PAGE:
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Historical Fiction In Translation

By Jane Bentham, Lucy Clark and Megha Alam

 

Explore diverse histories and cultures with this selection of must-read historical fiction novels in translation. 

 

The Country of Others by Leïla Slimani, translated from French by Sam Taylor

 

From the bestselling author of Lullaby, The Country Of Others is the first novel of a trilogy set in France and Morocco during the forties and fifties. Taking inspiration from Slimani’s own family history, the story follows Mathilde, a Frenchwoman who marries Amine, a Moroccan soldier, and moves to his home country. In her new life, Mathilde is shunned by the French community and is forced to deal with an increasingly volatile husband. The tensions between French and Moroccan cultures are further explored through Mathilde’s and Amine’s daughter, Aisha, whose mixed race identity leads her to become isolated from her peers. 

 

This is a powerful read that tackles race, class and belonging set against the backdrop of the Moroccan resistance towards French colonialism. 

 

The Court Dancer by Kyung-Sook Shin, translated from Korean by Anton Hur

 

The Court Dancer is set in the political turmoil of late 19th century Korea, where the empires of China and Japan are vying for control of the peninsula. This true story follows Yi Jin, an orphan who is looked after by Queen Min and becomes a dancer in the Korean court. When a visiting French legate falls in love with Jin and asks for her hand in marriage, she is swept away by promises of an exciting life in Paris. Although she embraces the rich literary landscape of France, Jin is a constant witness to the racism and orientalism of the Western world. Cultures and political powers clash in this poignant novel that centres around the protagonist’s undying love for her homeland. 


Visitation by Jenny Erpenbeck, translated from German by Susan Bernofsky


In a grand house by a lake in Brandenburg, outside of Berlin, people come and go.

Isolated in the woods, the house itself is the central character and stands as a constant through periods of change, upheaval and conflict. The reader is taken on a journey through the Weimar Republic, the Second World War, the Socialist German Democratic Republic and the eventual reunification of Germany as twelve people seek shelter in this house. Each person that stays at this house for a time tells a story of German life throughout this period in history, from the Jewish family who are forced to sell the property in the thirties while they wait for visas out of the Third Reich, to the Russian troops that requisition the house following the Second World War. From the architect who, under the GDR, has to flee for having done illegal business with the West, to the returning exiles from Siberia who reclaim the house. This novel tells the story of the things that haunt a home that was built to be beautiful.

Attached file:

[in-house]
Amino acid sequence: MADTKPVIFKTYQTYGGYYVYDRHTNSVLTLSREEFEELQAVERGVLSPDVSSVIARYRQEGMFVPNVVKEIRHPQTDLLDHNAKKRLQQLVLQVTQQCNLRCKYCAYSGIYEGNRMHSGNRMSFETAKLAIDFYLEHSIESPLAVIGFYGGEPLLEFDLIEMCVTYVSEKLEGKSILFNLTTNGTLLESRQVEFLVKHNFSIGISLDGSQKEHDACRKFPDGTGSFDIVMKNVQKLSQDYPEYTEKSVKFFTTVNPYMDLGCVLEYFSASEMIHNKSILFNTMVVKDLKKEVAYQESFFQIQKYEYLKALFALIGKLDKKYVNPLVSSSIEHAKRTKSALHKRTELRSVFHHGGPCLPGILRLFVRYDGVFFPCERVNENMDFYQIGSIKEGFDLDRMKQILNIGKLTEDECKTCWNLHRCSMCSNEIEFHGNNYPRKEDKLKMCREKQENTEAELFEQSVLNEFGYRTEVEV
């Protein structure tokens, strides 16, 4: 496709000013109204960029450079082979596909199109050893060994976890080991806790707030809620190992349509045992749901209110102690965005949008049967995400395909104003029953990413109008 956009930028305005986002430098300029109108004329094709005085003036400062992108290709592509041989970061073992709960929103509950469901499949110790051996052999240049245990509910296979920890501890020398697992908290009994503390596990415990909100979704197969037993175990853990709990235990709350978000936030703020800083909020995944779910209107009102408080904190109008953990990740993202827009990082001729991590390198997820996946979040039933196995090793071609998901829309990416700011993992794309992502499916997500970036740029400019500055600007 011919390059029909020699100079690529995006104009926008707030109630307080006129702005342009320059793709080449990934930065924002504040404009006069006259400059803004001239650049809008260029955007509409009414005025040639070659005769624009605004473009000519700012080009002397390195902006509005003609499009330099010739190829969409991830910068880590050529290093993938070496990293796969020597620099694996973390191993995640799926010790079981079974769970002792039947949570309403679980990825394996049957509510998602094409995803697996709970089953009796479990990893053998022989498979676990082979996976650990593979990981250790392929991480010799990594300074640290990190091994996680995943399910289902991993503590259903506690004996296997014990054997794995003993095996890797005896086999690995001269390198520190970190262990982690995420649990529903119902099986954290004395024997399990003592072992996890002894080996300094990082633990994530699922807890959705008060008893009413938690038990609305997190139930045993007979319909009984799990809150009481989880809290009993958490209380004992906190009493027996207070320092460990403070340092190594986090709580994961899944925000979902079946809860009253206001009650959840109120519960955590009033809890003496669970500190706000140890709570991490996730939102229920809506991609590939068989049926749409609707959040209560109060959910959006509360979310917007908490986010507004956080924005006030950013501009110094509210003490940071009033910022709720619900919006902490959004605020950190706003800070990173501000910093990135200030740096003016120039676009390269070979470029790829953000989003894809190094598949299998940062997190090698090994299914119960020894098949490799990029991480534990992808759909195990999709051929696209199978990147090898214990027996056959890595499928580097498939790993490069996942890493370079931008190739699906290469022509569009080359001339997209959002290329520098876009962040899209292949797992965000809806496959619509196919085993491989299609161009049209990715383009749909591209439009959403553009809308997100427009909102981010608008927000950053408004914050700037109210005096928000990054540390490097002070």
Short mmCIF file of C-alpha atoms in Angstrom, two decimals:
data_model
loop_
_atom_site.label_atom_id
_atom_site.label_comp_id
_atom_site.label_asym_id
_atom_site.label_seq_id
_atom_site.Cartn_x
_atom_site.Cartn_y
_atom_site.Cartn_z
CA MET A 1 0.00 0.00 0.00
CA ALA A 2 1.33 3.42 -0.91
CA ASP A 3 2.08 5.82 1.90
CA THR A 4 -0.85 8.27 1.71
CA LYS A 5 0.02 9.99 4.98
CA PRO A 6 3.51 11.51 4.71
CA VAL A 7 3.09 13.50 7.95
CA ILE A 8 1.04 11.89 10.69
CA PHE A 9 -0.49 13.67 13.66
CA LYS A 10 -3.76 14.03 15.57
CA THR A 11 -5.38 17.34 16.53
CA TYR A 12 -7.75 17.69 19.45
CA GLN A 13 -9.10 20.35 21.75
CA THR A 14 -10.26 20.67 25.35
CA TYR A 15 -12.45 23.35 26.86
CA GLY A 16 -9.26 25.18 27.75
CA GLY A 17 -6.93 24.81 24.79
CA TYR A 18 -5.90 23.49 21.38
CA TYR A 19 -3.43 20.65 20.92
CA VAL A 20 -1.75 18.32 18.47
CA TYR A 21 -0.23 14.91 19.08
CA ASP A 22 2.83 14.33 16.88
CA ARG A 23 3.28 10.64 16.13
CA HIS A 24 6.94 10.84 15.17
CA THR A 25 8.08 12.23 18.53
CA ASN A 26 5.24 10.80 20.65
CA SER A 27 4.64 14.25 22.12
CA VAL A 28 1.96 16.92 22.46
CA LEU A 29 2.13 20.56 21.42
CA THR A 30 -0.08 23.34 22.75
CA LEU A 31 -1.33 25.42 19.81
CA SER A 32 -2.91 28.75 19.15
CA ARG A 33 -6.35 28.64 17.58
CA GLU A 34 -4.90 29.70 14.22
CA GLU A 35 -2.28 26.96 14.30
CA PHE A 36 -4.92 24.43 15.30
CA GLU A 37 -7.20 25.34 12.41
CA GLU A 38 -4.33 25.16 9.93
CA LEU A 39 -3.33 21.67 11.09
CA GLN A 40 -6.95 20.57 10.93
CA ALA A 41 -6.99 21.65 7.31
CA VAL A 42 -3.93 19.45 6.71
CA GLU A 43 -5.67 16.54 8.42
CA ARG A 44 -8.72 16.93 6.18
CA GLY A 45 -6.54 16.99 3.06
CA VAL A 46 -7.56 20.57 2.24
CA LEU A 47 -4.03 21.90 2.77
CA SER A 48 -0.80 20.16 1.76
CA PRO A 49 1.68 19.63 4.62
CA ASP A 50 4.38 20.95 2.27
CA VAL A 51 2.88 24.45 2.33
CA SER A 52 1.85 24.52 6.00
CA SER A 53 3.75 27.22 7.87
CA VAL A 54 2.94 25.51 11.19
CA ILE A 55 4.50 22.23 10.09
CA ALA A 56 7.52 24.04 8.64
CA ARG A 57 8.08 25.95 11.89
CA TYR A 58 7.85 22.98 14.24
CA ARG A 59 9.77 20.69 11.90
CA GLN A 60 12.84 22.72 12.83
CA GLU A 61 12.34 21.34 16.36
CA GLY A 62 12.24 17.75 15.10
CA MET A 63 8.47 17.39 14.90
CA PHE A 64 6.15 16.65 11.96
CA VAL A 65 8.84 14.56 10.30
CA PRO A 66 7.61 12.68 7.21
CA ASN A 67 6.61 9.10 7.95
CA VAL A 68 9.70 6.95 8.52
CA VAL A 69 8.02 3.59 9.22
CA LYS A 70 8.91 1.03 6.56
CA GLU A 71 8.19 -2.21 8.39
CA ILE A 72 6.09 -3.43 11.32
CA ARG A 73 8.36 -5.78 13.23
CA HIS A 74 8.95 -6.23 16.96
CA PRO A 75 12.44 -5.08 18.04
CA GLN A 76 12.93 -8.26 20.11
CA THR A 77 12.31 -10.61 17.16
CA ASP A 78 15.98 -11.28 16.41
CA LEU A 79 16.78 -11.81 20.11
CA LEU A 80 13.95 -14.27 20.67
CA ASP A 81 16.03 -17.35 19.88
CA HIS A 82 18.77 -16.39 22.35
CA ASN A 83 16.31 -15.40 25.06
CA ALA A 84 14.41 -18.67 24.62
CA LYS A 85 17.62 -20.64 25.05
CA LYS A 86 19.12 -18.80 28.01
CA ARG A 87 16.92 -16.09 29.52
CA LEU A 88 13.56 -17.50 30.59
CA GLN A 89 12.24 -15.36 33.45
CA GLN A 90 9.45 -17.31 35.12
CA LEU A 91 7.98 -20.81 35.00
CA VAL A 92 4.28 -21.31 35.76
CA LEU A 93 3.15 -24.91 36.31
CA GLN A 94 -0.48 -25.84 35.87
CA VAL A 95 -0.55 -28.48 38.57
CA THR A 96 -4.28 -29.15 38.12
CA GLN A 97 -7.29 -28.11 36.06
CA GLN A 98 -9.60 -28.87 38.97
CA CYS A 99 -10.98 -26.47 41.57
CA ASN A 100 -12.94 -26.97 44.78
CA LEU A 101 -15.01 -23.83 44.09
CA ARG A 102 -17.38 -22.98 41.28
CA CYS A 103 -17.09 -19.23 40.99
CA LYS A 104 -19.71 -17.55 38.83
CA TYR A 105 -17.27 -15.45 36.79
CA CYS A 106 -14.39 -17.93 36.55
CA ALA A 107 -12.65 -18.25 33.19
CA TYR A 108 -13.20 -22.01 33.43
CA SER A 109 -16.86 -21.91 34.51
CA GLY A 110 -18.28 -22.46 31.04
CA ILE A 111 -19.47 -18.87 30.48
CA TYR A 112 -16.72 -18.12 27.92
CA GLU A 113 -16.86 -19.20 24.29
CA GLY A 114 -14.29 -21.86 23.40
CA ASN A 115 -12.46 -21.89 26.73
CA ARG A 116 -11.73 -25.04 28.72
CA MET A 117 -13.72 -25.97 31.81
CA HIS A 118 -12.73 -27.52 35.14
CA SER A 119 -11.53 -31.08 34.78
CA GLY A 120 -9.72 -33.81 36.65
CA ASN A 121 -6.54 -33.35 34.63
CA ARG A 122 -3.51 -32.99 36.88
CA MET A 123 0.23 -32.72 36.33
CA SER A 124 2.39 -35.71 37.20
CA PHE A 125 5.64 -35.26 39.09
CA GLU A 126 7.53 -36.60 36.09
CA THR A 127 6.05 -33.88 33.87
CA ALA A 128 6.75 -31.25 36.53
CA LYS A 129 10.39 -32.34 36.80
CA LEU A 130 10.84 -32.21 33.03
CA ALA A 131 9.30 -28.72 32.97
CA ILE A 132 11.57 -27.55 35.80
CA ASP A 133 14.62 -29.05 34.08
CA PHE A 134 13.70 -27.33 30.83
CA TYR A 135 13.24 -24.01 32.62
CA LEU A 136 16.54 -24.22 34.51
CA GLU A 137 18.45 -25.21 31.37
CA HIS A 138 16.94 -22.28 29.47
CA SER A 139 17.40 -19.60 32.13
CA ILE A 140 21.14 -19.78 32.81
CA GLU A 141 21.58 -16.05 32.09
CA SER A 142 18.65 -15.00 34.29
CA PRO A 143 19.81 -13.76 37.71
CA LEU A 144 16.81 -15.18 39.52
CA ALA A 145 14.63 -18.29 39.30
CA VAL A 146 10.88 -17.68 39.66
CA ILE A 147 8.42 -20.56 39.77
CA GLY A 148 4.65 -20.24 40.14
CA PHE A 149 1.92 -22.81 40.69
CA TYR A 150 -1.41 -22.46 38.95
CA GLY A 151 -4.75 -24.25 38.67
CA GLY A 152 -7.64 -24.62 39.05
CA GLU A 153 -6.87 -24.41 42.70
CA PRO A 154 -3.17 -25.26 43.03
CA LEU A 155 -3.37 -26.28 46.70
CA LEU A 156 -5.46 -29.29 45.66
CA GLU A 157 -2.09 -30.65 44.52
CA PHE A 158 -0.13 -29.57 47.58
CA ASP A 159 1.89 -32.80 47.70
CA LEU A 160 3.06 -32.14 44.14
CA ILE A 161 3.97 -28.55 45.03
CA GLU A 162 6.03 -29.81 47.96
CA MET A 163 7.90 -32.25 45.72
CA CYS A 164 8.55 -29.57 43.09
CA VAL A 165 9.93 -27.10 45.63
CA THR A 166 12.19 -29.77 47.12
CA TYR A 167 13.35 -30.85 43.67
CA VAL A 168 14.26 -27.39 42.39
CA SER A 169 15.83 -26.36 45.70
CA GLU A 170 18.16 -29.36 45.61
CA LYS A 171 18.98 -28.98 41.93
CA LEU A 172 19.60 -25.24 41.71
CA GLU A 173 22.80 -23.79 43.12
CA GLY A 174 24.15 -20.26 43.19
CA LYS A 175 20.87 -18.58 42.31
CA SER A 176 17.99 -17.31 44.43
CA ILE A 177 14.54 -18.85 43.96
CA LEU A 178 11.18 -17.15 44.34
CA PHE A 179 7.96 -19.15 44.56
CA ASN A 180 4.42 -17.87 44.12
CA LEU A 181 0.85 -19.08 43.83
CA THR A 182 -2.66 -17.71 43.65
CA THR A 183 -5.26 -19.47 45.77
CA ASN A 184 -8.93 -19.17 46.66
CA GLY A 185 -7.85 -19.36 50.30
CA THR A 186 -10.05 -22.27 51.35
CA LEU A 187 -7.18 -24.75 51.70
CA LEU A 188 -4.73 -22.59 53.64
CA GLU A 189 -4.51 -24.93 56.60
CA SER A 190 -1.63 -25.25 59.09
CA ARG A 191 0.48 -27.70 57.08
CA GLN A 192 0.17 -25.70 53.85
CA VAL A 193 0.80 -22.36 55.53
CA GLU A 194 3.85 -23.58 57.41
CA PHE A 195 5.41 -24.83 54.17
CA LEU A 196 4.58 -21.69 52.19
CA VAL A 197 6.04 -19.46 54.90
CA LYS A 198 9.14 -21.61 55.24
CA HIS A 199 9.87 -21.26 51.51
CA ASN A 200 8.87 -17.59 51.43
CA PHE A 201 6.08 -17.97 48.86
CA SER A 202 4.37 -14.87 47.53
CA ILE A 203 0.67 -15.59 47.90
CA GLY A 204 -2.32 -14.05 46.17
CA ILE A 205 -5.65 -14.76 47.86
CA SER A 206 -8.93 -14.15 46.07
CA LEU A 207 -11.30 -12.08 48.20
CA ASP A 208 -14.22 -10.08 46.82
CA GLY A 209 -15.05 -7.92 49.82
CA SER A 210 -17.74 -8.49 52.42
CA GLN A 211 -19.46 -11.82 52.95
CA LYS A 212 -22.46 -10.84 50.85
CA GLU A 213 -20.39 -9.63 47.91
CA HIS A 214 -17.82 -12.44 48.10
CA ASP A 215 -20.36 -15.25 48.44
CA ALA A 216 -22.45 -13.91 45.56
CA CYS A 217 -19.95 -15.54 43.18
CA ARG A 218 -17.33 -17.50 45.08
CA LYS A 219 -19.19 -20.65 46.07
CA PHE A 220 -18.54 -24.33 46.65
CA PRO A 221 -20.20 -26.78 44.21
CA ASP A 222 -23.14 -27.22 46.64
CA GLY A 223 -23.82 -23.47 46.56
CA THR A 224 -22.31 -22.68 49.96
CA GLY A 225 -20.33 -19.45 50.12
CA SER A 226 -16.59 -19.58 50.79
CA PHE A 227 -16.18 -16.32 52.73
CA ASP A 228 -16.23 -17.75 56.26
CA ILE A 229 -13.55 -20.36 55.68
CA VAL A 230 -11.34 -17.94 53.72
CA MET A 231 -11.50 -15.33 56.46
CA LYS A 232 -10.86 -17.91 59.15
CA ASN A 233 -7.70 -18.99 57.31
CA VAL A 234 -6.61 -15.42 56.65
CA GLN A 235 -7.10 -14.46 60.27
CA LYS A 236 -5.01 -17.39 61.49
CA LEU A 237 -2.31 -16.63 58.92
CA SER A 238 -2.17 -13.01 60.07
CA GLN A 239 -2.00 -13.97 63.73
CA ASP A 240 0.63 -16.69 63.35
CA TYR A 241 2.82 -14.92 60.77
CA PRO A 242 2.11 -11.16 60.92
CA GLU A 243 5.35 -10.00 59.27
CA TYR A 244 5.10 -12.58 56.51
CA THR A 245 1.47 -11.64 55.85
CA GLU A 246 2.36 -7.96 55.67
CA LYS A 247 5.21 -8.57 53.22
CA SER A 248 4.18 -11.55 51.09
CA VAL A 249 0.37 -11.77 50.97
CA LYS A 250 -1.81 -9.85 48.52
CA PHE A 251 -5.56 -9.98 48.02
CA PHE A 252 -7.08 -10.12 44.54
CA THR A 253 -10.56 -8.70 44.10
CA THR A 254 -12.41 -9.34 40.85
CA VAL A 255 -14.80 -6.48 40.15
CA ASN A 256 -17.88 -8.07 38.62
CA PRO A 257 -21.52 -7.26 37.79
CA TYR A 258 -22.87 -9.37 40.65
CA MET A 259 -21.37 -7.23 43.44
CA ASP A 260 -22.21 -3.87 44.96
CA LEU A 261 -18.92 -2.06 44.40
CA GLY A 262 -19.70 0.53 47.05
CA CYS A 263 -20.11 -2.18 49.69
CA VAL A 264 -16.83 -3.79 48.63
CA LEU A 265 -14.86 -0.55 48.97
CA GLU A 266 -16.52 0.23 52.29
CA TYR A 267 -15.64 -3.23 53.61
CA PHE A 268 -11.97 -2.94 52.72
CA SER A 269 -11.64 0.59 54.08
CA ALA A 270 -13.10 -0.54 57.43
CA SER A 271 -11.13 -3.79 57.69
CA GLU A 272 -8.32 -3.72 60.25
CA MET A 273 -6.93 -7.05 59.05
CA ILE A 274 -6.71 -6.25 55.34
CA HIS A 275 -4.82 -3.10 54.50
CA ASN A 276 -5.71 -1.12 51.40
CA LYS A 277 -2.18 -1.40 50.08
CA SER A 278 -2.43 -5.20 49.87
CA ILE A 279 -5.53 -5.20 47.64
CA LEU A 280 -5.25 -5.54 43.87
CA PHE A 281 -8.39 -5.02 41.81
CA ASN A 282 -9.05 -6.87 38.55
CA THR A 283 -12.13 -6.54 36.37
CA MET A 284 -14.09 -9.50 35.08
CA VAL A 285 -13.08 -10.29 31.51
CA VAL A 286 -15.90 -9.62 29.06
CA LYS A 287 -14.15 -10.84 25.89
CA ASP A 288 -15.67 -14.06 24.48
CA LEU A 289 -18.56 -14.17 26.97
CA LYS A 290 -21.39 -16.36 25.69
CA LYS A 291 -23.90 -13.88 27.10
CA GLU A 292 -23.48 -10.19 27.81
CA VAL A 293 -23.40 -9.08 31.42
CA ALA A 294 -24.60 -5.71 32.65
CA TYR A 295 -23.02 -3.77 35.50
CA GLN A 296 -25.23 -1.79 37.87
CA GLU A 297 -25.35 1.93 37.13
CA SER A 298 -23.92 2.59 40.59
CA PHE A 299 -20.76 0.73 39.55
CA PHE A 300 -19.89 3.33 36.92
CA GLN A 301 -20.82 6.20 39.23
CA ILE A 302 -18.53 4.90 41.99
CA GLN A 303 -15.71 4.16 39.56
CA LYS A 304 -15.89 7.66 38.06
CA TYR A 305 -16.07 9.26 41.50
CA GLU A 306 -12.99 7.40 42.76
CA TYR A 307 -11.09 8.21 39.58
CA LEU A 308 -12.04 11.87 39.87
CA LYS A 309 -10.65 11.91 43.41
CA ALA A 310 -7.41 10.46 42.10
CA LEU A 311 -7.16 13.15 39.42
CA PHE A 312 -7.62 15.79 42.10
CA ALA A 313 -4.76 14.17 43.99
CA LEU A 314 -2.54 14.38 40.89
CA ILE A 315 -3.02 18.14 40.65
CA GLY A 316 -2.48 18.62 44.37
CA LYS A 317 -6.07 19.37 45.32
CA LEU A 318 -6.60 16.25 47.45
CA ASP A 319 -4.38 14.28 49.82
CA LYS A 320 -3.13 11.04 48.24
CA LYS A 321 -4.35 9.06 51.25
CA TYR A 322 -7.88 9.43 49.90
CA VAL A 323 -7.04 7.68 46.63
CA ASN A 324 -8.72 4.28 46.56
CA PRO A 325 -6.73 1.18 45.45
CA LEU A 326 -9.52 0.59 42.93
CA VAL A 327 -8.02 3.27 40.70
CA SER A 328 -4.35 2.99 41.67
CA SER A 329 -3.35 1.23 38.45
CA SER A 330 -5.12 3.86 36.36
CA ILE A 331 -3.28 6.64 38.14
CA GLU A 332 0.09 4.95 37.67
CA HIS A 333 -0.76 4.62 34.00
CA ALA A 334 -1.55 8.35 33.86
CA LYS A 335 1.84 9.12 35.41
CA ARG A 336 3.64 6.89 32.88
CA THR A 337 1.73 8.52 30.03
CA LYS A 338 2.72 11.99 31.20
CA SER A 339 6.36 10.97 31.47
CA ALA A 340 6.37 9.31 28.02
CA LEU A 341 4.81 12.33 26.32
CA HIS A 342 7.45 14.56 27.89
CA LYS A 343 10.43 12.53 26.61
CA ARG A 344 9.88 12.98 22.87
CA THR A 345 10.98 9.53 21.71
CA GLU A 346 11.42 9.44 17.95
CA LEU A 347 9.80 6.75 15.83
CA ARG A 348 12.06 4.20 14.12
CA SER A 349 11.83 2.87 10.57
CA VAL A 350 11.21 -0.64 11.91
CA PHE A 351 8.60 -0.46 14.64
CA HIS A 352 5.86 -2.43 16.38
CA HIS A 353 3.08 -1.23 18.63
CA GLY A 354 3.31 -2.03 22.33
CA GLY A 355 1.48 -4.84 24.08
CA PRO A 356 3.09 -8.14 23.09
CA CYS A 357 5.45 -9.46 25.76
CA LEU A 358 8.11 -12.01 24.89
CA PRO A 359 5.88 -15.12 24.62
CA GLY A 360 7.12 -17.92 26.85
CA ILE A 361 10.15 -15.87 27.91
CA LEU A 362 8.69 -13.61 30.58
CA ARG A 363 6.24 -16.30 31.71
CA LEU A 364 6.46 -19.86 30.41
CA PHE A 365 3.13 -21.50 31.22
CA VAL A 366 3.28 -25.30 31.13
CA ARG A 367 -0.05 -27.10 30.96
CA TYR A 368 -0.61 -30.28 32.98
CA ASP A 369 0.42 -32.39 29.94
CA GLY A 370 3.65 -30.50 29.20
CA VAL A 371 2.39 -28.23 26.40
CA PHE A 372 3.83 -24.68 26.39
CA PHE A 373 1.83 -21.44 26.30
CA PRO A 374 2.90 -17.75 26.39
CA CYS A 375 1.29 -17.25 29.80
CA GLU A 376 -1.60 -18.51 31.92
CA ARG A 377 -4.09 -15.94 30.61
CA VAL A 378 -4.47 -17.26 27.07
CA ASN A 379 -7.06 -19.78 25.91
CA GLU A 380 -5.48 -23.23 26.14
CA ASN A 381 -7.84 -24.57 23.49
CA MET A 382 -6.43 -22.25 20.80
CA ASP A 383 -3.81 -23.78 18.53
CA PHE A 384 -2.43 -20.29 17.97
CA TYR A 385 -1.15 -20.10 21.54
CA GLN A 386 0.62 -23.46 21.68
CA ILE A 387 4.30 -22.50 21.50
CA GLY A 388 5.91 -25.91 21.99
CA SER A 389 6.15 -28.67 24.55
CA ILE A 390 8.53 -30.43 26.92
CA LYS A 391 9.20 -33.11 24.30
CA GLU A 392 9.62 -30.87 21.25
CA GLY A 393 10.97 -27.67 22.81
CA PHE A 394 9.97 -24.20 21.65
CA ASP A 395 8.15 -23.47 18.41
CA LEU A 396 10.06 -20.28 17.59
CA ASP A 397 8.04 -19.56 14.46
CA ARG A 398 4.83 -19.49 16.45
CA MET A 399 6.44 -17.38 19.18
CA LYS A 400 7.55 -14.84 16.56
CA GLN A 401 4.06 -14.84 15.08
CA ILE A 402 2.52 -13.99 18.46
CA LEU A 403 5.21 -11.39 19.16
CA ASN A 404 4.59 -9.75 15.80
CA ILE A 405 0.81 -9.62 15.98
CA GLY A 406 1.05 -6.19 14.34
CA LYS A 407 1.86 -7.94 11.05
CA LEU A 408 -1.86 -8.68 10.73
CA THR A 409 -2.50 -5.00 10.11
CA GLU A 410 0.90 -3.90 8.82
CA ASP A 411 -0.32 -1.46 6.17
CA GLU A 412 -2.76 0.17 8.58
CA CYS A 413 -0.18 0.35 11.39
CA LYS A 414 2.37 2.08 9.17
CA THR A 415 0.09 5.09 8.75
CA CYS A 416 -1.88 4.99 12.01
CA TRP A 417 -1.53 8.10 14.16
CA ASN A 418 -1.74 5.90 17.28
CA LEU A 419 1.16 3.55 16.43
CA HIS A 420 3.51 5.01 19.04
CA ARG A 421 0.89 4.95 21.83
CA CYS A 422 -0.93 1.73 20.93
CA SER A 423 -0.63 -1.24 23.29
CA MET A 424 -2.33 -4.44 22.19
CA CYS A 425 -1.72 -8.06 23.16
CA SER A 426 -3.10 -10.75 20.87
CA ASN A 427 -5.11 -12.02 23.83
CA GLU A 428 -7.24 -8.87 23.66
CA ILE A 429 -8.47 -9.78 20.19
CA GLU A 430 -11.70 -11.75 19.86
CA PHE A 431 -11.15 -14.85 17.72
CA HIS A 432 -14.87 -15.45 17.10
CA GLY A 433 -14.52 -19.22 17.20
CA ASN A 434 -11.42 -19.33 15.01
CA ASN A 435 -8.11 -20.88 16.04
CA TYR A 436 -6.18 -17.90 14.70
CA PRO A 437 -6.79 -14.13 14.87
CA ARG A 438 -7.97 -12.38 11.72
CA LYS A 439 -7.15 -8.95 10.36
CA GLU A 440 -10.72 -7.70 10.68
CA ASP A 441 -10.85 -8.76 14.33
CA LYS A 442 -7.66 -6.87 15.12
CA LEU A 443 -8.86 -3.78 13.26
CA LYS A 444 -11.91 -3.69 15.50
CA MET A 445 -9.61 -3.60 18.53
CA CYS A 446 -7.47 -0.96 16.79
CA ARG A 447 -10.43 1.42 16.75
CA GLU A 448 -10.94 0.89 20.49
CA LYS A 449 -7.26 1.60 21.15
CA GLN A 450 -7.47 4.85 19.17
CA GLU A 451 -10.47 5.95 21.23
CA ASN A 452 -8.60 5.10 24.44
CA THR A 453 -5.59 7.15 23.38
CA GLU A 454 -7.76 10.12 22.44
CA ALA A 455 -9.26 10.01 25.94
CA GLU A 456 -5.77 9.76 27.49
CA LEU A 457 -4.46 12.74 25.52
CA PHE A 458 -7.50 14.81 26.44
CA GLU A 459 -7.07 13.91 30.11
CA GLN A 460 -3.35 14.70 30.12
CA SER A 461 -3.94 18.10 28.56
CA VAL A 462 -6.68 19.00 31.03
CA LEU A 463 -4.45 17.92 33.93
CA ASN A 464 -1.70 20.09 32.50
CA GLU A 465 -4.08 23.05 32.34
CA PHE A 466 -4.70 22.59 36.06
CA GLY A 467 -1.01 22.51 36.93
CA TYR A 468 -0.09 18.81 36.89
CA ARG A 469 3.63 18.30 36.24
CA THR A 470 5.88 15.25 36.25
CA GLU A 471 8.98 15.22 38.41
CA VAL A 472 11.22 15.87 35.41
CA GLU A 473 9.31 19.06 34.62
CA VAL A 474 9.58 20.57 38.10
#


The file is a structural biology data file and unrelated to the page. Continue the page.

This historical novel was published by UK independent publisher Portobello, which has also published several others of Erpenbeck’s novels.


The Tale of the Missing Man by Manzoor Ahtesham, translated from Hindi by Jason Grunebaum and Ulrike Stark


This novel follows Zamir Ahmed Kahn as he suffers an identity crisis on both a personal and political scale in the wake of the 1947 partition of India and Pakistan. Zamir has felt adrift since his wife abandoned him and now struggles with a mix of alienation, guilt and anxiety. Moreover, he feels stuck in his hometown of Bhopal and in his memories, and yet this turns out to be a playful novel.


Journeying through Bhopal in the sixties through to the early nineties, this novel explores a time that is rarely depicted in Indian literature. This makes it an even more fascinating read because it is a unique telling of events that divided people, events that are still relevant and relatable in the world today.


The Holy Sail by Abdulaziz Al-Mahmoud, translated from Arabic by Karim Traboulsi


In the midst of the tumultuous 15th century, amid wars, invasions and religious fervour, Abdulaziz Al-Mahmoud, a Qatari journalist, unveils a poignant narrative in The Holy Sail. This tale follows the journey of a fifteen-year-old girl who falls in love with an Arabian tribal leader against a backdrop of political upheaval. While portraying a classic love story, Al-Mahmoud delves deeper, chronicling the Portuguese colonisation of the Gulf states, driven by the quest for spice trade dominance, and the resulting conflict and devastation. From the streets of Lisbon to the bustling cities of Cairo, Jeddah and Istanbul, Al-Mahmoud masterfully intertwines history and emotion, inviting readers on a captivating journey through love and war.


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